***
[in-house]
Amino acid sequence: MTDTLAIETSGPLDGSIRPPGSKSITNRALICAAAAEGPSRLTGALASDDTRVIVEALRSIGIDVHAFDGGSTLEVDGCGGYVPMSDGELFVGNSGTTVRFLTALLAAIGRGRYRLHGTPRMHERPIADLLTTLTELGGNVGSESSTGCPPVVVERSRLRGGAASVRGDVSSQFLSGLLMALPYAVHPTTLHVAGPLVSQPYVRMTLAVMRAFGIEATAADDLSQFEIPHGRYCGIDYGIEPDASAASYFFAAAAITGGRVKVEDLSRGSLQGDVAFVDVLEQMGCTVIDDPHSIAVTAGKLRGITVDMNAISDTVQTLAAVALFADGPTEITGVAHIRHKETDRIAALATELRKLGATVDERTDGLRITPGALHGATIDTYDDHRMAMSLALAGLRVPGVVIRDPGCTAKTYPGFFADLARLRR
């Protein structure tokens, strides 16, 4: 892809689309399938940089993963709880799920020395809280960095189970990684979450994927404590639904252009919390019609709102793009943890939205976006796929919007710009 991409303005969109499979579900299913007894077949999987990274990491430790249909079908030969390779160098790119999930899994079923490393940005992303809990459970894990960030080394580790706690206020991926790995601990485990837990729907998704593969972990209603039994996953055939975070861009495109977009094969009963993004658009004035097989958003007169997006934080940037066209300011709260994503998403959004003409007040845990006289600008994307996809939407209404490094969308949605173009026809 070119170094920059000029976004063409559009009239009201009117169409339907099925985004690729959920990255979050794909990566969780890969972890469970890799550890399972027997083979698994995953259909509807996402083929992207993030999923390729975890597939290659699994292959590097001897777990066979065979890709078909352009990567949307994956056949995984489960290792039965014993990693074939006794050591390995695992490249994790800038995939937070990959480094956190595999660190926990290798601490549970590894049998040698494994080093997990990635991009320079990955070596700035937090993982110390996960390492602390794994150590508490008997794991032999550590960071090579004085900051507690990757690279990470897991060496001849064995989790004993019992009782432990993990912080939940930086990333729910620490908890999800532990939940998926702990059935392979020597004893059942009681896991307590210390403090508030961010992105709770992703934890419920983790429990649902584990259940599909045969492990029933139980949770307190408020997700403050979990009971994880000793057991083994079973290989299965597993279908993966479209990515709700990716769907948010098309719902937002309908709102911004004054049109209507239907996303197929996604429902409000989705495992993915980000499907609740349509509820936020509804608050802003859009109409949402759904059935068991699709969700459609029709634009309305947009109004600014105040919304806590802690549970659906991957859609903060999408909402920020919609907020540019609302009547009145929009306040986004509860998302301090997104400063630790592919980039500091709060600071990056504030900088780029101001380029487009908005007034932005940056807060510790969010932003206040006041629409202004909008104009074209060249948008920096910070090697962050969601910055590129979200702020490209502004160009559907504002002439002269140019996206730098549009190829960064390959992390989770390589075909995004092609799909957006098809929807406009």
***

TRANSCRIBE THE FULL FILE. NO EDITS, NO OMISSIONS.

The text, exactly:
[in-house]
Amino acid sequence: MTDTLAIETSGPLDGSIRPPGSKSITNRALICAAAAEGPSRLTGALASDDTRVIVEALRSIGIDVHAFDGGSTLEVDGCGGYVPMSDGELFVGNSGTTVRFLTALLAAIGRGRYRLHGTPRMHERPIADLLTTLTELGGNVGSESSTGCPPVVVERSRLRGGAASVRGDVSSQFLSGLLMALPYAVHPTTLHVAGPLVSQPYVRMTLAVMRAFGIEATAADDLSQFEIPHGRYCGIDYGIEPDASAASYFFAAAAITGGRVKVEDLSRGSLQGDVAFVDVLEQMGCTVIDDPHSIAVTAGKLRGITVDMNAISDTVQTLAAVALFADGPTEITGVAHIRHKETDRIAALATELRKLGATVDERTDGLRITPGALHGATIDTYDDHRMAMSLALAGLRVPGVVIRDPGCTAKTYPGFFADLARLRR
């Protein structure tokens, strides 16, 4: 892809689309399938940089993963709880799920020395809280960095189970990684979450994927404590639904252009919390019609709102793009943890939205976006796929919007710009 991409303005969109499979579900299913007894077949999987990274990491430790249909079908030969390779160098790119999930899994079923490393940005992303809990459970894990960030080394580790706690206020991926790995601990485990837990729907998704593969972990209603039994996953055939975070861009495109977009094969009963993004658009004035097989958003007169997006934080940037066209300011709260994503998403959004003409007040845990006289600008994307996809939407209404490094969308949605173009026809 070119170094920059000029976004063409559009009239009201009117169409339907099925985004690729959920990255979050794909990566969780890969972890469970890799550890399972027997083979698994995953259909509807996402083929992207993030999923390729975890597939290659699994292959590097001897777990066979065979890709078909352009990567949307994956056949995984489960290792039965014993990693074939006794050591390995695992490249994790800038995939937070990959480094956190595999660190926990290798601490549970590894049998040698494994080093997990990635991009320079990955070596700035937090993982110390996960390492602390794994150590508490008997794991032999550590960071090579004085900051507690990757690279990470897991060496001849064995989790004993019992009782432990993990912080939940930086990333729910620490908890999800532990939940998926702990059935392979020597004893059942009681896991307590210390403090508030961010992105709770992703934890419920983790429990649902584990259940599909045969492990029933139980949770307190408020997700403050979990009971994880000793057991083994079973290989299965597993279908993966479209990515709700990716769907948010098309719902937002309908709102911004004054049109209507239907996303197929996604429902409000989705495992993915980000499907609740349509509820936020509804608050802003859009109409949402759904059935068991699709969700459609029709634009309305947009109004600014105040919304806590802690549970659906991957859609903060999408909402920020919609907020540019609302009547009145929009306040986004509860998302301090997104400063630790592919980039500091709060600071990056504030900088780029101001380029487009908005007034932005940056807060510790969010932003206040006041629409202004909008104009074209060249948008920096910070090697962050969601910055590129979200702020490209502004160009559907504002002439002269140019996206730098549009190829960064390959992390989770390589075909995004092609799909957006098809929807406009």